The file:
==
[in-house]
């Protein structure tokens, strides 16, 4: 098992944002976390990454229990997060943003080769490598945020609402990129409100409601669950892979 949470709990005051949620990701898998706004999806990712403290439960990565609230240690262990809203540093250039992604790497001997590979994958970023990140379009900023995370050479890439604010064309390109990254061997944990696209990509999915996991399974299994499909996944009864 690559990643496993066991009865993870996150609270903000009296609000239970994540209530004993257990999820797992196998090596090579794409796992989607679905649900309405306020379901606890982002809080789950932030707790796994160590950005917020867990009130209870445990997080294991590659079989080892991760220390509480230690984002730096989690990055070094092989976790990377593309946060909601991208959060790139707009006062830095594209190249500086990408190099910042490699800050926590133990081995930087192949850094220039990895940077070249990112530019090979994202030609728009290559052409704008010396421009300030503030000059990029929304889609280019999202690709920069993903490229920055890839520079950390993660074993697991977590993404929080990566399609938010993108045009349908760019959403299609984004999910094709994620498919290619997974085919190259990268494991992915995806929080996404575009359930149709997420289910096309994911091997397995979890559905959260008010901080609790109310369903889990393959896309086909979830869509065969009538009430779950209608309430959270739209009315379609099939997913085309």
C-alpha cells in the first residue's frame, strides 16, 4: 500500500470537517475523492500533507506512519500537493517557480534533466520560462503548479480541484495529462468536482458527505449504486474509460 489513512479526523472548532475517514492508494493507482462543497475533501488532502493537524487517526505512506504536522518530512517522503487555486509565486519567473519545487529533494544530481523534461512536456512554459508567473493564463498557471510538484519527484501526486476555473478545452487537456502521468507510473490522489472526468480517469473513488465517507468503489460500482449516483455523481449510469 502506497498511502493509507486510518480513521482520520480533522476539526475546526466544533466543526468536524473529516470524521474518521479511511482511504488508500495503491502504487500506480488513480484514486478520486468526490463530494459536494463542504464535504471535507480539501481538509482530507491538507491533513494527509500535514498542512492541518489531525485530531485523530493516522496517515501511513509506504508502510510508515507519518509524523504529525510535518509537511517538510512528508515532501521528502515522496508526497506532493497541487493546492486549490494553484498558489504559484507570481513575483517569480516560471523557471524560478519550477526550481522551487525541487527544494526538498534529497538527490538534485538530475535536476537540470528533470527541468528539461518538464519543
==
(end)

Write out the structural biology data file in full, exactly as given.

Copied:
[in-house]
């Protein structure tokens, strides 16, 4: 098992944002976390990454229990997060943003080769490598945020609402990129409100409601669950892979 949470709990005051949620990701898998706004999806990712403290439960990565609230240690262990809203540093250039992604790497001997590979994958970023990140379009900023995370050479890439604010064309390109990254061997944990696209990509999915996991399974299994499909996944009864 690559990643496993066991009865993870996150609270903000009296609000239970994540209530004993257990999820797992196998090596090579794409796992989607679905649900309405306020379901606890982002809080789950932030707790796994160590950005917020867990009130209870445990997080294991590659079989080892991760220390509480230690984002730096989690990055070094092989976790990377593309946060909601991208959060790139707009006062830095594209190249500086990408190099910042490699800050926590133990081995930087192949850094220039990895940077070249990112530019090979994202030609728009290559052409704008010396421009300030503030000059990029929304889609280019999202690709920069993903490229920055890839520079950390993660074993697991977590993404929080990566399609938010993108045009349908760019959403299609984004999910094709994620498919290619997974085919190259990268494991992915995806929080996404575009359930149709997420289910096309994911091997397995979890559905959260008010901080609790109310369903889990393959896309086909979830869509065969009538009430779950209608309430959270739209009315379609099939997913085309």
C-alpha cells in the first residue's frame, strides 16, 4: 500500500470537517475523492500533507506512519500537493517557480534533466520560462503548479480541484495529462468536482458527505449504486474509460 489513512479526523472548532475517514492508494493507482462543497475533501488532502493537524487517526505512506504536522518530512517522503487555486509565486519567473519545487529533494544530481523534461512536456512554459508567473493564463498557471510538484519527484501526486476555473478545452487537456502521468507510473490522489472526468480517469473513488465517507468503489460500482449516483455523481449510469 502506497498511502493509507486510518480513521482520520480533522476539526475546526466544533466543526468536524473529516470524521474518521479511511482511504488508500495503491502504487500506480488513480484514486478520486468526490463530494459536494463542504464535504471535507480539501481538509482530507491538507491533513494527509500535514498542512492541518489531525485530531485523530493516522496517515501511513509506504508502510510508515507519518509524523504529525510535518509537511517538510512528508515532501521528502515522496508526497506532493497541487493546492486549490494553484498558489504559484507570481513575483517569480516560471523557471524560478519550477526550481522551487525541487527544494526538498534529497538527490538534485538530475535536476537540470528533470527541468528539461518538464519543